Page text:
But when we focus purely on all of those things that we don’t want to happen, but we’re almost already believing are going to happen, then we’re creating these additional levels of anticipatory anxiety. So. When I work with my mum’s through my emotional health program, I take them through seven, I call them the seven steps to self-empowerment that help them understand and overcome their fears and anxieties and also build their confidence and their self-esteem because if those things aren’t in the right place, overcoming those anxieties and fears can be a really, really hard thing to do, if internally you’re not feeling good enough, you’re not feeling worthy, you’ve got that negative internal voice that’s constantly kind of fighting you down all the time.

Helen Thompson: I’ve gone through some of that recently. And I’m just choosing to keep positive thoughts and just try and clear my energy, because I think over the last two years, I’m not saying I’ve got anxiety cause I haven’t, but I’ve picked up a lot of unnecessary fear. So it’s interesting talking to you today because I think it’s a topic that we all need to learn to clear.

Ria Oliver: Yeah. Yeah, definitely. And I think the last two years actually has been a really good example of how we are conditioned to fear things. Everything from the media, from the statements that your government put out and all of those things. There’s been an awful lot of fear mongering to get people to, on mass do the same things for the greater good, but behind it, it’s all fear-based messaging.

And I think that’s really the important parallel to draw actually between that and births and even motherhood is that, that messaging that you grow up with, you don’t recognize that that messaging is there. Which I was always really fortunate to grow up in a household where the messaging about birth was always very positive.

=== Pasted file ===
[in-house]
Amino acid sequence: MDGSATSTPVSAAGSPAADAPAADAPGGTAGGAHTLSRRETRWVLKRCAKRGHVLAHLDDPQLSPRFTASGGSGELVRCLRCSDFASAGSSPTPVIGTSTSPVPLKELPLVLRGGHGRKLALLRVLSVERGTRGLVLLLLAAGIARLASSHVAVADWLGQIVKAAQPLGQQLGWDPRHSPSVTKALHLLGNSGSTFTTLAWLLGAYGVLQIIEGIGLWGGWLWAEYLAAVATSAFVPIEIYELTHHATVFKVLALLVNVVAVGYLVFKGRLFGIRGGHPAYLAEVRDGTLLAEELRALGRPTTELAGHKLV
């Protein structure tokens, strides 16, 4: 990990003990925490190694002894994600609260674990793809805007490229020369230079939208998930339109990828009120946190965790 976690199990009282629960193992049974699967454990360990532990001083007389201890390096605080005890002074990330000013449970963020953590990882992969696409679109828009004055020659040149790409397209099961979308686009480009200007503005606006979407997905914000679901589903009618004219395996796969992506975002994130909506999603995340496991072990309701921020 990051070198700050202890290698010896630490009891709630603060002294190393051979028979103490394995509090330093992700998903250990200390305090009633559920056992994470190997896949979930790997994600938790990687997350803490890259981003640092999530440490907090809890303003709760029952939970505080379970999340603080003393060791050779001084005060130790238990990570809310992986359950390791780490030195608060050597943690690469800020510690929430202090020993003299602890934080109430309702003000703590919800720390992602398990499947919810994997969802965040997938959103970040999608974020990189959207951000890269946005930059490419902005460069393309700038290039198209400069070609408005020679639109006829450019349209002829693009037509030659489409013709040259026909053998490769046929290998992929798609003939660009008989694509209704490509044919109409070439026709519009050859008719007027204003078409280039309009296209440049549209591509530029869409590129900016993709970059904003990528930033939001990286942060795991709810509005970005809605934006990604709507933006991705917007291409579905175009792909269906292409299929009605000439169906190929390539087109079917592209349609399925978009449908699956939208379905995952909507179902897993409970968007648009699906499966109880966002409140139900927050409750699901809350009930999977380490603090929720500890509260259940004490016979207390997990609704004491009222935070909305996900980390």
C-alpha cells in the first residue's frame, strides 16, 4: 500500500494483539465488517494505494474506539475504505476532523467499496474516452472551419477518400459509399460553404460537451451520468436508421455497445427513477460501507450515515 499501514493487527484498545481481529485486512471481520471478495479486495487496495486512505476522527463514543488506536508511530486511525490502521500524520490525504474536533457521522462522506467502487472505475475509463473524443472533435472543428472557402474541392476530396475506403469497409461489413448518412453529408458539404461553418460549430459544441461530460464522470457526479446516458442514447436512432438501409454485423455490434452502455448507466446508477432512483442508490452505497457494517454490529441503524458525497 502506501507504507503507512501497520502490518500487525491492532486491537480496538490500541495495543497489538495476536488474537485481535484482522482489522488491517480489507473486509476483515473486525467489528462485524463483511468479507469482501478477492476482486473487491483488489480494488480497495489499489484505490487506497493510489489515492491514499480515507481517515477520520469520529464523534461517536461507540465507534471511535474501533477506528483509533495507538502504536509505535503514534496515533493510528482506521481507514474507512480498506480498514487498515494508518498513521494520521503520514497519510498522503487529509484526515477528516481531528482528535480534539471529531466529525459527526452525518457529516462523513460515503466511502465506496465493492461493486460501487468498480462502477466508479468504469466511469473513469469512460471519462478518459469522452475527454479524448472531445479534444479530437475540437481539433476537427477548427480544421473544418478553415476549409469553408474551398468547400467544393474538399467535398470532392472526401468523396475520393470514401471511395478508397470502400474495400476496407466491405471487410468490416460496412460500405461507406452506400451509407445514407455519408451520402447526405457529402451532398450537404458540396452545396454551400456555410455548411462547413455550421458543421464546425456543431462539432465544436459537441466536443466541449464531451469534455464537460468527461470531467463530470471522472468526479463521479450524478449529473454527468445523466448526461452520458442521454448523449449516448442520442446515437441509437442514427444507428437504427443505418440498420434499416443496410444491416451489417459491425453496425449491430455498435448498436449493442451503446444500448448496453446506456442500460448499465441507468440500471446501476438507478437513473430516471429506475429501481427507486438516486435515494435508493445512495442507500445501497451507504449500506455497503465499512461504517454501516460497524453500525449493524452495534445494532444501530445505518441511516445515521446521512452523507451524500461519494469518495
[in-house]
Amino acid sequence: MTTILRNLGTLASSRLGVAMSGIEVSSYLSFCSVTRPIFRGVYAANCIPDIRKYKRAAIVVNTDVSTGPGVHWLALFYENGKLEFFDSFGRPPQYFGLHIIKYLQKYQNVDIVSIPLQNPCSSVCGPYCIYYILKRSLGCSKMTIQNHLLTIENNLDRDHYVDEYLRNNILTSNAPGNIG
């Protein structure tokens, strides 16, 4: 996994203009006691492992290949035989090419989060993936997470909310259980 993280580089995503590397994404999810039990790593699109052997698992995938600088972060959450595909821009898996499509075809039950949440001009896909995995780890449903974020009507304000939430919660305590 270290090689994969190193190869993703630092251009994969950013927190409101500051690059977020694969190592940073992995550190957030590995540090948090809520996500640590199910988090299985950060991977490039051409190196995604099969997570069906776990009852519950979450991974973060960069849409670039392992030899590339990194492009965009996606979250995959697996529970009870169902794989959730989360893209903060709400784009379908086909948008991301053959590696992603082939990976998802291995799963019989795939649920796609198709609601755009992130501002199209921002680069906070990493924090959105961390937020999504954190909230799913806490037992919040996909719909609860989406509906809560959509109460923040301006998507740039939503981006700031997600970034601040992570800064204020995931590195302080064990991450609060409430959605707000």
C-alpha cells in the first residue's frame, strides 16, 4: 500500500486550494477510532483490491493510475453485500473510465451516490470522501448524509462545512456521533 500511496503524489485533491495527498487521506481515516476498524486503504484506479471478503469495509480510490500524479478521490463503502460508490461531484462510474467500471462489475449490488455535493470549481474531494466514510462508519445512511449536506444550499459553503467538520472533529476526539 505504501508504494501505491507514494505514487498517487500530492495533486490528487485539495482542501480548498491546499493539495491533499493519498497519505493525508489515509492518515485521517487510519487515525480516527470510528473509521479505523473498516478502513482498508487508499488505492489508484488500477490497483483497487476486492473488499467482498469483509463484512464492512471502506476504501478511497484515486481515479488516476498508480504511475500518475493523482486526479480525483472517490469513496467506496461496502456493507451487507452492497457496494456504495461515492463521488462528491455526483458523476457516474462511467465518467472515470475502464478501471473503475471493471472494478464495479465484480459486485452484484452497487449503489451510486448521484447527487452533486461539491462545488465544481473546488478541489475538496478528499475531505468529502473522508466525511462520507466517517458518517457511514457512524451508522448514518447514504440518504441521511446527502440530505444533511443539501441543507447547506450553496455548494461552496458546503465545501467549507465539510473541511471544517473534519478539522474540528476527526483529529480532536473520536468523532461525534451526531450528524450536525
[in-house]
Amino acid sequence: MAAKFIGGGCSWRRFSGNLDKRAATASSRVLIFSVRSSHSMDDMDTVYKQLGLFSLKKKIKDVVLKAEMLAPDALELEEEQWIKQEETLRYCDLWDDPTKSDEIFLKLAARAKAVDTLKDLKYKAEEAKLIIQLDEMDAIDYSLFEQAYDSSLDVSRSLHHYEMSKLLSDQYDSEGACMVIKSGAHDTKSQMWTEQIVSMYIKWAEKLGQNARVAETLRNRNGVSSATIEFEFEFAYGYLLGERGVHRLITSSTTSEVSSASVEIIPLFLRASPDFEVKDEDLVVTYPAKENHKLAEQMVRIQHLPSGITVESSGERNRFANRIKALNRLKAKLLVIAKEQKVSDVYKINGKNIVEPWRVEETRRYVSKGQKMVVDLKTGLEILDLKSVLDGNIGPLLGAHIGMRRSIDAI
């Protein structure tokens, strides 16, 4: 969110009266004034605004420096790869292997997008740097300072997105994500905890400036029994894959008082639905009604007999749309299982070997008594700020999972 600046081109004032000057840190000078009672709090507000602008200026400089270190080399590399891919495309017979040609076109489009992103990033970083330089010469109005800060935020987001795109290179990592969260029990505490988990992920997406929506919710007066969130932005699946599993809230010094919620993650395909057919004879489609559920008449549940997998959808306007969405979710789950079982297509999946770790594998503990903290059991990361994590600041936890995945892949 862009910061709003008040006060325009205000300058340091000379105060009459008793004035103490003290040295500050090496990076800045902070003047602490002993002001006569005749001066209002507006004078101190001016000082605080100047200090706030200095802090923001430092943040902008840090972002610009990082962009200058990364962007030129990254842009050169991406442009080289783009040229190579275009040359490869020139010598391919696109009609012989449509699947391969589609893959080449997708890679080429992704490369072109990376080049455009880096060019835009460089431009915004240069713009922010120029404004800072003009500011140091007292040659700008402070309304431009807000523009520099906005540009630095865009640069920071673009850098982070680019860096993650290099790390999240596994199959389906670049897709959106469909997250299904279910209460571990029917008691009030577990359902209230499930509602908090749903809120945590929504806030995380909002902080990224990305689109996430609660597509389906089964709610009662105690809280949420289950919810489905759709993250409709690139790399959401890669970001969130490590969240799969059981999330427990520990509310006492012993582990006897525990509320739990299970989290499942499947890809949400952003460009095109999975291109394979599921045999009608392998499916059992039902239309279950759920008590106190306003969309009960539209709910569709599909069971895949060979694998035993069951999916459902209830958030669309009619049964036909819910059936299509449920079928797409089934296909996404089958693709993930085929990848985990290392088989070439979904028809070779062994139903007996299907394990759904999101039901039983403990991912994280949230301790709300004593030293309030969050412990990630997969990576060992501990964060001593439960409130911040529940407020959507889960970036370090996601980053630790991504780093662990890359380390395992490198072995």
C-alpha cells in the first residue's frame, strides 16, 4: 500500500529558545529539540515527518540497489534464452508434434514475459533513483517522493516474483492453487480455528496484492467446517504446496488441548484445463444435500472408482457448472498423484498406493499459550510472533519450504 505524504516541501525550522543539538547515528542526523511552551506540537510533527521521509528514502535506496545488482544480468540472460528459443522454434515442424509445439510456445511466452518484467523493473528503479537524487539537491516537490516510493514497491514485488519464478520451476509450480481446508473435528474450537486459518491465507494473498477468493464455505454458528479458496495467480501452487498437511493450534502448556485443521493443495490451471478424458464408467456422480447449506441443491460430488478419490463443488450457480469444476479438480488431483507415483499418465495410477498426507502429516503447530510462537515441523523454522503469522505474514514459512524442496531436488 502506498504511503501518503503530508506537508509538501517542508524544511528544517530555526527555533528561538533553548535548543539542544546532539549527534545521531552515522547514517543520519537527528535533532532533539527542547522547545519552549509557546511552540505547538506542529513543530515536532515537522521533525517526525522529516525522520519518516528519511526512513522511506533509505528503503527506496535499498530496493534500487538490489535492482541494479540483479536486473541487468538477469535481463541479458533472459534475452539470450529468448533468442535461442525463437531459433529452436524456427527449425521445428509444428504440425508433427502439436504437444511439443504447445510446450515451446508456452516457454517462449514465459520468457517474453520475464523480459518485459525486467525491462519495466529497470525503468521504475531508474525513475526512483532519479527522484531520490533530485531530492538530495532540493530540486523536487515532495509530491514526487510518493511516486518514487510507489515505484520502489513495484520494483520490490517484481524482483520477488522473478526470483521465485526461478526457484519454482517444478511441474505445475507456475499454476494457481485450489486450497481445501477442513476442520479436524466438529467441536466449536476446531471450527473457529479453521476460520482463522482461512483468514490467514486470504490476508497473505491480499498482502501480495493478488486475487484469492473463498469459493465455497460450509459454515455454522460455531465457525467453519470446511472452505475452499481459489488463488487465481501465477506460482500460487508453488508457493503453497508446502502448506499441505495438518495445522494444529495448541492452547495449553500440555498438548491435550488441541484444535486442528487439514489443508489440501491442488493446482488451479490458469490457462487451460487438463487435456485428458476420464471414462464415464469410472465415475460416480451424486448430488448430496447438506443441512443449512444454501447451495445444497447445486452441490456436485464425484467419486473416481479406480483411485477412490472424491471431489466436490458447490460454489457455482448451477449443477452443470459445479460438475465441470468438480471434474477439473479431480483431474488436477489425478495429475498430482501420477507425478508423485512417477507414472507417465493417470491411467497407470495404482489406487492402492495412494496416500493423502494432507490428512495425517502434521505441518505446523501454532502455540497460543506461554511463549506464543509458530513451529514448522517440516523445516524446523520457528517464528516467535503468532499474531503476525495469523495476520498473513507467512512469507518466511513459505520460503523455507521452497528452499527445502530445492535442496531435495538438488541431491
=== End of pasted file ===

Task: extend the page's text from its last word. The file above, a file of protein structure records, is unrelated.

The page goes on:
So I didn’t have those anxieties about birth, but if you’ve grown up for, 20, 30, 40 years, and all of your messaging has been very negative, it’s the same thing going on just over a much longer period of time. And you normalize that messaging because you become so used to hearing it. So now you get to a point in your life where you fall pregnant and you’ve got nine months now to battle decades worth of negative messaging, to try and think differently about the way that your birth could be. So the belief systems that you take on board about pregnancy, birth, motherhood, who you are as a person, your ability to cope with various situations, can feel like a lot to try and overcome in a nine month period, potentially. So belief systems is a massive one, looking at what you believe to be true about the journey that you’re on or about yourself as a person and where some of those belief systems are actually a complete distortion of your reality. It’s just, if we’ve got those negative belief systems, you filter every other experience through those.